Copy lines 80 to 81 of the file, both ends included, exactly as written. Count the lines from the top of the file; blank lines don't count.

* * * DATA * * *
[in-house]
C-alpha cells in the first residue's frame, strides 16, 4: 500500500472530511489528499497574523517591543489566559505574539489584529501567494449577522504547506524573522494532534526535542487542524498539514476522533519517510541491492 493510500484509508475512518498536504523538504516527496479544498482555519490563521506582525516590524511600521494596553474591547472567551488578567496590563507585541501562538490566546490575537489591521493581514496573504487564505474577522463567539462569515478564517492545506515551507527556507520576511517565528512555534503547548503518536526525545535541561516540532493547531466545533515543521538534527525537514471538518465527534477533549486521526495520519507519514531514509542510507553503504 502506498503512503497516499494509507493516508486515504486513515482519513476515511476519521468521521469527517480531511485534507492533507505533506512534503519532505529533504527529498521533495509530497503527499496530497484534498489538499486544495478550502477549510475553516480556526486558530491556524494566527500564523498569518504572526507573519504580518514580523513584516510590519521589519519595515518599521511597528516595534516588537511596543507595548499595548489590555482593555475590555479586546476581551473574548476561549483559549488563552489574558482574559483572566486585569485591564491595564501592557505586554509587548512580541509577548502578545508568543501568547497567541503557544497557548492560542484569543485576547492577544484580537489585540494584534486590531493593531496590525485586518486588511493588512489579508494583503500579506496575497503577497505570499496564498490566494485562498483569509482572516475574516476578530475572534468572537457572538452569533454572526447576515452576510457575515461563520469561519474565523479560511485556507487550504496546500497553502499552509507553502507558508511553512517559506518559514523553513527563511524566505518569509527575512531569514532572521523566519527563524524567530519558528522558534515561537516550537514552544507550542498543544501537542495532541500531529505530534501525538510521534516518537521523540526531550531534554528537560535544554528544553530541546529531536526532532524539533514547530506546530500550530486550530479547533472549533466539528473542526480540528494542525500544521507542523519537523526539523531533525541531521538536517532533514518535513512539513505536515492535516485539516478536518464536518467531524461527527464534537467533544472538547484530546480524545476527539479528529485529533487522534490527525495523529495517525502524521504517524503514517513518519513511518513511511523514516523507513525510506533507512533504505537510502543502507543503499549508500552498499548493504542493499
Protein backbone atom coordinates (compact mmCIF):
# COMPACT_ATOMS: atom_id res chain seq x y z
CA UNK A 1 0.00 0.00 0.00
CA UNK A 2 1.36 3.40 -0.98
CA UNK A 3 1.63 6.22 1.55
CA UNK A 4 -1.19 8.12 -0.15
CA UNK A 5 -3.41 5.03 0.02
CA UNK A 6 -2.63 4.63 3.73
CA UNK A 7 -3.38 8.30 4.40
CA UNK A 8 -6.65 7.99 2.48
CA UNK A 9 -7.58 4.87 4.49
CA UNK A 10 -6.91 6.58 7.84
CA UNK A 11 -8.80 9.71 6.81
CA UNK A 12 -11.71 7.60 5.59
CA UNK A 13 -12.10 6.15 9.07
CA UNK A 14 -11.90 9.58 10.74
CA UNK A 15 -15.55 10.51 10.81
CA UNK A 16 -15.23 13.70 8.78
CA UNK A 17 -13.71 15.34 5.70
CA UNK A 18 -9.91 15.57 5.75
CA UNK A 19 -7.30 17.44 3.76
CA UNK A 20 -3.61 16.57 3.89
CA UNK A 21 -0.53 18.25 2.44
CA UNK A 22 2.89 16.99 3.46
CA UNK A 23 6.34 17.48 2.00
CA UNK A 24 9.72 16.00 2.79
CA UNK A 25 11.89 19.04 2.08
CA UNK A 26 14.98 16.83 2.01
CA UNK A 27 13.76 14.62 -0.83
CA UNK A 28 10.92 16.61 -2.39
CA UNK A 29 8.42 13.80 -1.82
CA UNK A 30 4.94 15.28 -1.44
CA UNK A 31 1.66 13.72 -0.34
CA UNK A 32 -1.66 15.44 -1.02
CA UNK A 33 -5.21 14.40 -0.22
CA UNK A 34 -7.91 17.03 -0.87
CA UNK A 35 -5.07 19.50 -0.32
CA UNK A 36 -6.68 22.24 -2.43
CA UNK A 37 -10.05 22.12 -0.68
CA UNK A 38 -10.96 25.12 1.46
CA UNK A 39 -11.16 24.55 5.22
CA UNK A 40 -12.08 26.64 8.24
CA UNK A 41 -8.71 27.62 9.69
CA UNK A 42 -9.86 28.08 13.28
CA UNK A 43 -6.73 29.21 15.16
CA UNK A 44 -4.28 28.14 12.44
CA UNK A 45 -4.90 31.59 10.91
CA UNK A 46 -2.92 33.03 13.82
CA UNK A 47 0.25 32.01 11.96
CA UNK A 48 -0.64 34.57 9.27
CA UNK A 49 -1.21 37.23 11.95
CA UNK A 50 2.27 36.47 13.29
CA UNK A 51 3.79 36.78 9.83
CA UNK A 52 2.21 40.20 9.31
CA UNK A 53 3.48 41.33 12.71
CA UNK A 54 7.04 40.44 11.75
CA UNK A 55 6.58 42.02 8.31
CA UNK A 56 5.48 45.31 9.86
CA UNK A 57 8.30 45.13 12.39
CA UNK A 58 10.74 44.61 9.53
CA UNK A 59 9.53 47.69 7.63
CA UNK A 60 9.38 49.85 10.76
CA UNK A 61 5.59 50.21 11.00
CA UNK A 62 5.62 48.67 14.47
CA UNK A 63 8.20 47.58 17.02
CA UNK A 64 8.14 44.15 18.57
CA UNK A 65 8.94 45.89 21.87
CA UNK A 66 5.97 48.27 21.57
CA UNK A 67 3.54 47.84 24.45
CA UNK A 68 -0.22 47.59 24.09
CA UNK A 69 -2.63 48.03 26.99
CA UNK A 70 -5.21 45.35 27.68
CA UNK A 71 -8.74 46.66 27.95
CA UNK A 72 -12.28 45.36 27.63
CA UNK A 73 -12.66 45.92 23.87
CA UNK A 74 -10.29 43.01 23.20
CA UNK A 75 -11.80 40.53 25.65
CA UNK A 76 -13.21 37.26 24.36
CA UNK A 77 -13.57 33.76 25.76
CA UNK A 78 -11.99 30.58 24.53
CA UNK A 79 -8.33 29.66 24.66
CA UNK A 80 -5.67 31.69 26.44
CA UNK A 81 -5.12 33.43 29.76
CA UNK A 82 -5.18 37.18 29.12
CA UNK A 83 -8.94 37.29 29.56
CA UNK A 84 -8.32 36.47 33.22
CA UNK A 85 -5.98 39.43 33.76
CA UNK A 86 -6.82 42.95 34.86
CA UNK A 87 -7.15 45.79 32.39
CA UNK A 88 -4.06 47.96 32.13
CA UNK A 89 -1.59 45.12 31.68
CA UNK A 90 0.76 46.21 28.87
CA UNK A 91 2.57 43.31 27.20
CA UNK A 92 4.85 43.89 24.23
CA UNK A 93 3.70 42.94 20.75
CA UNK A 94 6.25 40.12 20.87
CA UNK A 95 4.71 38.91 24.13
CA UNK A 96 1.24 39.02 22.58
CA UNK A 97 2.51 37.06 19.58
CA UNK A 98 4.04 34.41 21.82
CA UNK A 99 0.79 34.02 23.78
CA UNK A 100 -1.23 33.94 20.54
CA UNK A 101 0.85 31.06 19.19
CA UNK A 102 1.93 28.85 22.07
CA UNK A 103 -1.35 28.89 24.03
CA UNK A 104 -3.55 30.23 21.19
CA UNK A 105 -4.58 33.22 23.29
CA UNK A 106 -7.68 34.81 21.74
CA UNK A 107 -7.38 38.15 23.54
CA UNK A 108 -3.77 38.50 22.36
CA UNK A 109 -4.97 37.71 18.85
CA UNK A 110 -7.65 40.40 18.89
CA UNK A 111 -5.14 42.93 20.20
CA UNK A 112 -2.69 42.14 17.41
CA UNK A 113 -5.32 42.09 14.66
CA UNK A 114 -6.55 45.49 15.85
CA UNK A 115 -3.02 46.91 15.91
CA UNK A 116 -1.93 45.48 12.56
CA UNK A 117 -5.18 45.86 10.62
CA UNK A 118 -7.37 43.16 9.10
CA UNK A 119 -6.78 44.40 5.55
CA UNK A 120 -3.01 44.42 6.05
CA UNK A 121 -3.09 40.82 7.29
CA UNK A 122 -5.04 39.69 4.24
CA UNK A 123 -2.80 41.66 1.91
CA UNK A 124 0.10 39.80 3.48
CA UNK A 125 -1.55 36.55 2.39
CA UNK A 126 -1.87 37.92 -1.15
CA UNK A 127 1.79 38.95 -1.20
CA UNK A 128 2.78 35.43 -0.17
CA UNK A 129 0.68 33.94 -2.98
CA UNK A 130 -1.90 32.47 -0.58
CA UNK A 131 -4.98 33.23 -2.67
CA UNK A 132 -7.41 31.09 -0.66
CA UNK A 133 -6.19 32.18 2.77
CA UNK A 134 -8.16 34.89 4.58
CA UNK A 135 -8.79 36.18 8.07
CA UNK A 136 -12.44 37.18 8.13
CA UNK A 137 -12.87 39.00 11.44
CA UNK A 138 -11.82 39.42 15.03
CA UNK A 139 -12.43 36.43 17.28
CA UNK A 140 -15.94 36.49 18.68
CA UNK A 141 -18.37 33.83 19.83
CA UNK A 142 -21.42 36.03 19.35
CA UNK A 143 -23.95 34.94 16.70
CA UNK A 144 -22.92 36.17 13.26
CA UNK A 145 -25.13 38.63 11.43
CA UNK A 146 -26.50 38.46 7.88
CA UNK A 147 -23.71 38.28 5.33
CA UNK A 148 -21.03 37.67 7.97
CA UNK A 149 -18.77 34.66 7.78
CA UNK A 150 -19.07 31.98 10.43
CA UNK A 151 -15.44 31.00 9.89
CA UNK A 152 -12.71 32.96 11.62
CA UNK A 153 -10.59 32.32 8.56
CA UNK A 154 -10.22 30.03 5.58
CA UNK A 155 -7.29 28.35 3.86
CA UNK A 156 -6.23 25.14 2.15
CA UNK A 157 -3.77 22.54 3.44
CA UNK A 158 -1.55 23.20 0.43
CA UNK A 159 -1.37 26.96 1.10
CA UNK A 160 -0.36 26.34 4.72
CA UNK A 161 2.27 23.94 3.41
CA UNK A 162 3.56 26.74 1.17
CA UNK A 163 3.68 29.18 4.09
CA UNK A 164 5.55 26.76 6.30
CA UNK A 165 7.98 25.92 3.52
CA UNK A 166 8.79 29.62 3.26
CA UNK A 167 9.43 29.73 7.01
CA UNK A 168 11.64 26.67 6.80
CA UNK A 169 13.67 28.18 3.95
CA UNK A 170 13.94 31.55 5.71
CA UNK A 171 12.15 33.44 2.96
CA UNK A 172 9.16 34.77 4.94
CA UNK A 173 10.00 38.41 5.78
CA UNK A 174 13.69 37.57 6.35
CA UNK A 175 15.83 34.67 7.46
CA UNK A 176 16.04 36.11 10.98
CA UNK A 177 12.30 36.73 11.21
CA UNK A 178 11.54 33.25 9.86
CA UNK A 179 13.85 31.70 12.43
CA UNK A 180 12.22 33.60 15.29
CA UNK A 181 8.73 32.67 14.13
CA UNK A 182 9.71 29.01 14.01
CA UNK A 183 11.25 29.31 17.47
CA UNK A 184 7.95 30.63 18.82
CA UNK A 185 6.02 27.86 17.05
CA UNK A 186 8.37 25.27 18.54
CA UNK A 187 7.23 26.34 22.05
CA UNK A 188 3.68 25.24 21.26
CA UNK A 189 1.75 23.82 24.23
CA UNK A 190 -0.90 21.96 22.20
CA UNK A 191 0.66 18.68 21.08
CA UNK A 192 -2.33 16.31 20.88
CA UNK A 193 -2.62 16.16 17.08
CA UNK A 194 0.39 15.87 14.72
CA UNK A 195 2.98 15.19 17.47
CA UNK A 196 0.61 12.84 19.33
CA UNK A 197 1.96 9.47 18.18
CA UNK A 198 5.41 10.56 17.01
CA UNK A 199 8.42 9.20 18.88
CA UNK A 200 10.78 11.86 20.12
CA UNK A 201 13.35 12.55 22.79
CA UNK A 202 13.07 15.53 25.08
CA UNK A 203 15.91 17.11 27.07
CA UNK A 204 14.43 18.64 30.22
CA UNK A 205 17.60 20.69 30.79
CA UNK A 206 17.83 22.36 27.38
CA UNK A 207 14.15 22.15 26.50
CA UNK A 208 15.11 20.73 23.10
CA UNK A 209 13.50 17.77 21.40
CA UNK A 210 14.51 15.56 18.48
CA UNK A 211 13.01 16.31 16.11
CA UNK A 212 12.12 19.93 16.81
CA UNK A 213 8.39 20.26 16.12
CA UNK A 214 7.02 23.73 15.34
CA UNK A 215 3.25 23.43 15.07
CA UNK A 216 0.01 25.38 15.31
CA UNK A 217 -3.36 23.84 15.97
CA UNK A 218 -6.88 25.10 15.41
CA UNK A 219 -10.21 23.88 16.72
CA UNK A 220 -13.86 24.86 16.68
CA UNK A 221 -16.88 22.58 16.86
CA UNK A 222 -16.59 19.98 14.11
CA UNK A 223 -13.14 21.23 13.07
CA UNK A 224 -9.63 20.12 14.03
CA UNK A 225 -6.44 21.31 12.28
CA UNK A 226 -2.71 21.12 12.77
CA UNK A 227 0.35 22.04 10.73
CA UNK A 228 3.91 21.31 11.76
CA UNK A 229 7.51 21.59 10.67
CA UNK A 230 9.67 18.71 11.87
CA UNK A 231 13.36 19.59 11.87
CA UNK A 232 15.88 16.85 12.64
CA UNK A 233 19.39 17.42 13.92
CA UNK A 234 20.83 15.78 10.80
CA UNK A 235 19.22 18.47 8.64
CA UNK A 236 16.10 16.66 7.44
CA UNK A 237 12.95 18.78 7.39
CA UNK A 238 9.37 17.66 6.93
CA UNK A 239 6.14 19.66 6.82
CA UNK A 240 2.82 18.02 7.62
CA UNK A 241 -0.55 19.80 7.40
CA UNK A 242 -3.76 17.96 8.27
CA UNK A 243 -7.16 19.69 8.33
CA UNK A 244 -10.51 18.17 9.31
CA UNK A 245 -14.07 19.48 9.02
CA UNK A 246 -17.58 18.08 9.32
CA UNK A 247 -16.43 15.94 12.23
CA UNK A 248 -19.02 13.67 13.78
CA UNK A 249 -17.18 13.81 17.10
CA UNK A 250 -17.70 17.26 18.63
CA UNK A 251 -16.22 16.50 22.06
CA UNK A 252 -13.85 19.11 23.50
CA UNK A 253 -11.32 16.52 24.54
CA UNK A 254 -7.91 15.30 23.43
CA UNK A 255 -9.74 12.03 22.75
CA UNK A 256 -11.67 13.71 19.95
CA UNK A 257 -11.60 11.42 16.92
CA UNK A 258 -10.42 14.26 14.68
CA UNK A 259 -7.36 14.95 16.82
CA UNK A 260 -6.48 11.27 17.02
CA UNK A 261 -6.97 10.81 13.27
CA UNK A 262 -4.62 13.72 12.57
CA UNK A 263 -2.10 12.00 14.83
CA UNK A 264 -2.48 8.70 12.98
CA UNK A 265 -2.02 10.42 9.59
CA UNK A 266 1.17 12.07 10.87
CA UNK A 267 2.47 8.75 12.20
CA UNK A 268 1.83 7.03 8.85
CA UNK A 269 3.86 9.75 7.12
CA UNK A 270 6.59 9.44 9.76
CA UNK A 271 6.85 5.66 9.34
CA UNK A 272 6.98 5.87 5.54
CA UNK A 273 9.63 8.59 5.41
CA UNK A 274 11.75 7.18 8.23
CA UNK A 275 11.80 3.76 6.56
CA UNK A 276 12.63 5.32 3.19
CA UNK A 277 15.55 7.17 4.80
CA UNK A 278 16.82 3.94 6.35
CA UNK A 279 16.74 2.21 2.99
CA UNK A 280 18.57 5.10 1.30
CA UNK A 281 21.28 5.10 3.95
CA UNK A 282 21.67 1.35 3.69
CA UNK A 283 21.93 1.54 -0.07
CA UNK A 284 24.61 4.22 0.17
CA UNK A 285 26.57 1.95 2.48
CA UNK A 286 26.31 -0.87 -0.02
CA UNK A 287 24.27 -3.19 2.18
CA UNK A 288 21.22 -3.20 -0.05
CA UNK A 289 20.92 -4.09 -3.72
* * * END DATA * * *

CA UNK A 76 -13.21 37.26 24.36
CA UNK A 77 -13.57 33.76 25.76